I tell this to set the stage for the ladder. Mary lived in a very unpretentious house. On the first floor was a coal stove, with a stove pipe extending upward through an opening in the ceiling. Every once in a while there would be some problem with the heater, and Mary would come to the shop to ask for help. On one occasion, she came in the evening to say that the stovepipe needed replacement, and to ask if someone could come the next day. Now Papa saw a chance for a little fun. " I tell you what, Mary, I'll send Frank Weant." Now Frank was a well dressed and sporting type, who was bookkeeper at the shop. "Don't want him, why don't you come" says Mary. Just then Sam appeared and the plot thickens. "How about Sam? He can do it. Now Mary is in a quandary. She knows Sam, but is hesitant. "All right" she said, "I guess he'll do."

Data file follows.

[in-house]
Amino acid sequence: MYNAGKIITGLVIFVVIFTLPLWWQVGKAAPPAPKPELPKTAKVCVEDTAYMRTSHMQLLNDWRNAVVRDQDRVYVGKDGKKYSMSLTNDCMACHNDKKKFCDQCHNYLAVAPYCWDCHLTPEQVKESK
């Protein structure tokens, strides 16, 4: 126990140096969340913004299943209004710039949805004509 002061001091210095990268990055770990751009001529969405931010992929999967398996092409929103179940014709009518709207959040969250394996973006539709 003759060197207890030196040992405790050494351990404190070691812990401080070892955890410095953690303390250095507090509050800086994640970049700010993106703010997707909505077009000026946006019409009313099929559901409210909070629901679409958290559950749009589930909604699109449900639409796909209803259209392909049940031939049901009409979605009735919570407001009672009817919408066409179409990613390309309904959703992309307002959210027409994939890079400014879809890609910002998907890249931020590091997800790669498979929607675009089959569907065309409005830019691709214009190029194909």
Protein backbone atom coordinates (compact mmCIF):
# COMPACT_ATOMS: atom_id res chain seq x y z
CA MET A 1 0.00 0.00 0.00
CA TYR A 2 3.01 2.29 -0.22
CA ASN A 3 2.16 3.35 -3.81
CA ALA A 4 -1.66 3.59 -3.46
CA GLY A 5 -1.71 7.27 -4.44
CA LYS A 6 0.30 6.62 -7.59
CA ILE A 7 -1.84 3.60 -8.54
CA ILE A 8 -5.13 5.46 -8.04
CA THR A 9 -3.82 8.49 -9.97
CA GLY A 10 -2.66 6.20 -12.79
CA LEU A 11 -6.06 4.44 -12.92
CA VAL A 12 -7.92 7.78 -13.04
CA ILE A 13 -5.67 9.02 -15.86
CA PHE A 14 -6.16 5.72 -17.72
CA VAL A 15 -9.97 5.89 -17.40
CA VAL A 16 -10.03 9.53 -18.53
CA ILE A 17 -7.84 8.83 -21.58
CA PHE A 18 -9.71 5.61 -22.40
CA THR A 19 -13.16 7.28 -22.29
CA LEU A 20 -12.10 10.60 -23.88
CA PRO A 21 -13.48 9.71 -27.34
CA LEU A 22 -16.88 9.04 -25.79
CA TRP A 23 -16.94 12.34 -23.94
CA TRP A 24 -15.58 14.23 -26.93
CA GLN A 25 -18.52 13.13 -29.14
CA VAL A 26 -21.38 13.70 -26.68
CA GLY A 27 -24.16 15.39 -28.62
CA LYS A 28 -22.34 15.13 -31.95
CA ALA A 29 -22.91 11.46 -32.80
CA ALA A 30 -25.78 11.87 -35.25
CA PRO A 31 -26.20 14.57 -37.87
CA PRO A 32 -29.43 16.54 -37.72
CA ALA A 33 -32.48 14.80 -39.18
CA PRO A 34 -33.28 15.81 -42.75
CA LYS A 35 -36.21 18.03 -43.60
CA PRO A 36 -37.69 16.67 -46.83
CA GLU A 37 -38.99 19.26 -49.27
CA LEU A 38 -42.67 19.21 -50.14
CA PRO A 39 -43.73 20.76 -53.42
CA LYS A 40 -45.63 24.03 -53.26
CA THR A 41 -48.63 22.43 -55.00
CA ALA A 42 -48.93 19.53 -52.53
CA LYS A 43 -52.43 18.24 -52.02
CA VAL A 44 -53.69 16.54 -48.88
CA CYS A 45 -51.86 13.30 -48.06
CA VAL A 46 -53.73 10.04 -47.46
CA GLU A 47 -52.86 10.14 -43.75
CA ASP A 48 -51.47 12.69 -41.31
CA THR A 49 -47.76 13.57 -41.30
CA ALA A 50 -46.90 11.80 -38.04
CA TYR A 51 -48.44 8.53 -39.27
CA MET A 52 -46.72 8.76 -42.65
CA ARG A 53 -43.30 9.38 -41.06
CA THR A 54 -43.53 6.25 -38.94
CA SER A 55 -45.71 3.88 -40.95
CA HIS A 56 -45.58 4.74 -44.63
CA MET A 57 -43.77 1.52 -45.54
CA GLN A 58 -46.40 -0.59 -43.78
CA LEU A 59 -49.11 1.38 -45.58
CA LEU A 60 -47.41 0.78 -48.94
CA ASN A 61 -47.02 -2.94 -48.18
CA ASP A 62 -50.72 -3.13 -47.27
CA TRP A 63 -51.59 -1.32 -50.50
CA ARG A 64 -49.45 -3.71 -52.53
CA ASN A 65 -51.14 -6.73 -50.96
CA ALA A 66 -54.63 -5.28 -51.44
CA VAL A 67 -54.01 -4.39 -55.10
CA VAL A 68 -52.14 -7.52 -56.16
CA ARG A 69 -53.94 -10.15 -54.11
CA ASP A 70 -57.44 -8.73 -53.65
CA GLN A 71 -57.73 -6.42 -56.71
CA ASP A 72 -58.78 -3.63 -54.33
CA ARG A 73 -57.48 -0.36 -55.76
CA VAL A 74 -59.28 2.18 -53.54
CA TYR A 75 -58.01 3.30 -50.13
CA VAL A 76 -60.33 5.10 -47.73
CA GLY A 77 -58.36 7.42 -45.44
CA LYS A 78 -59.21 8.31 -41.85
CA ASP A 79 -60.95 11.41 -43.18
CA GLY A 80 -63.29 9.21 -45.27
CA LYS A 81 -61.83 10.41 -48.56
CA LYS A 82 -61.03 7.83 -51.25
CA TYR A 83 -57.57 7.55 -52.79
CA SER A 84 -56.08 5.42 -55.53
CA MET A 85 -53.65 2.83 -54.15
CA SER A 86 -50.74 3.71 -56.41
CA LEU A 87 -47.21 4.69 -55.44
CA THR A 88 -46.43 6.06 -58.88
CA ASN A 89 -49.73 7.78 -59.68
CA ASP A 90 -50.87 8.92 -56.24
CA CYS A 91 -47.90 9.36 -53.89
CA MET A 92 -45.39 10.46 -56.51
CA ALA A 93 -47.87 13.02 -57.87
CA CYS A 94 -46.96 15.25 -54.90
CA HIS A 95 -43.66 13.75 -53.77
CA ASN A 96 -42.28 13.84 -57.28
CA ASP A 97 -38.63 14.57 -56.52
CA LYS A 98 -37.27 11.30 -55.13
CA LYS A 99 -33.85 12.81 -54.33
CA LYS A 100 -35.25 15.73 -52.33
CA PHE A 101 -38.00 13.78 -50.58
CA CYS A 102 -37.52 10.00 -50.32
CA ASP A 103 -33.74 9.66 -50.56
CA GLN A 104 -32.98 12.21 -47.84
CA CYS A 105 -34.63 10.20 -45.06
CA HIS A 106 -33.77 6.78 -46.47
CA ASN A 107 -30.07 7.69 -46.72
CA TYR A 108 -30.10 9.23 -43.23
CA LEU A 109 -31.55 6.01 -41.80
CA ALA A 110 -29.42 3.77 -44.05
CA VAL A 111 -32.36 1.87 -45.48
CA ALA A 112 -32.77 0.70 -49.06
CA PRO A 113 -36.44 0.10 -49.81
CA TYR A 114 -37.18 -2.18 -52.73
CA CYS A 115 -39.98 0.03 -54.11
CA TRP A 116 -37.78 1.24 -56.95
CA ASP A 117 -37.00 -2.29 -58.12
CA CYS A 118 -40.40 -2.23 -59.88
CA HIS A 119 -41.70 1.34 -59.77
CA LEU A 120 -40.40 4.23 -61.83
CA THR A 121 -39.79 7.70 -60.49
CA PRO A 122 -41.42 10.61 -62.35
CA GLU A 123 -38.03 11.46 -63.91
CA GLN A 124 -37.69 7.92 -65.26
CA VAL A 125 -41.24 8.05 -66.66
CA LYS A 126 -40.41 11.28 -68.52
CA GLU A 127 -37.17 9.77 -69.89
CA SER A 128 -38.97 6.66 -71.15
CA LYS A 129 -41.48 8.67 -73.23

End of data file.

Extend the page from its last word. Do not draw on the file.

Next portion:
So Sam went over in the morning and there was the ladder in place, allowing access to the second floor. Mary wanted to show Sam what the trouble was, but now the question, who should be first to go up, the ladder. Sam, the devil, waited a while and said: "Mary, you go first." Mary swished and twisted. "No, I won't" says she. Sam tried again, telling her that he would hold the ladder while she went up. I wish I had been there to hear her say: "Won't do it. Taint nice."

Neil Buckingham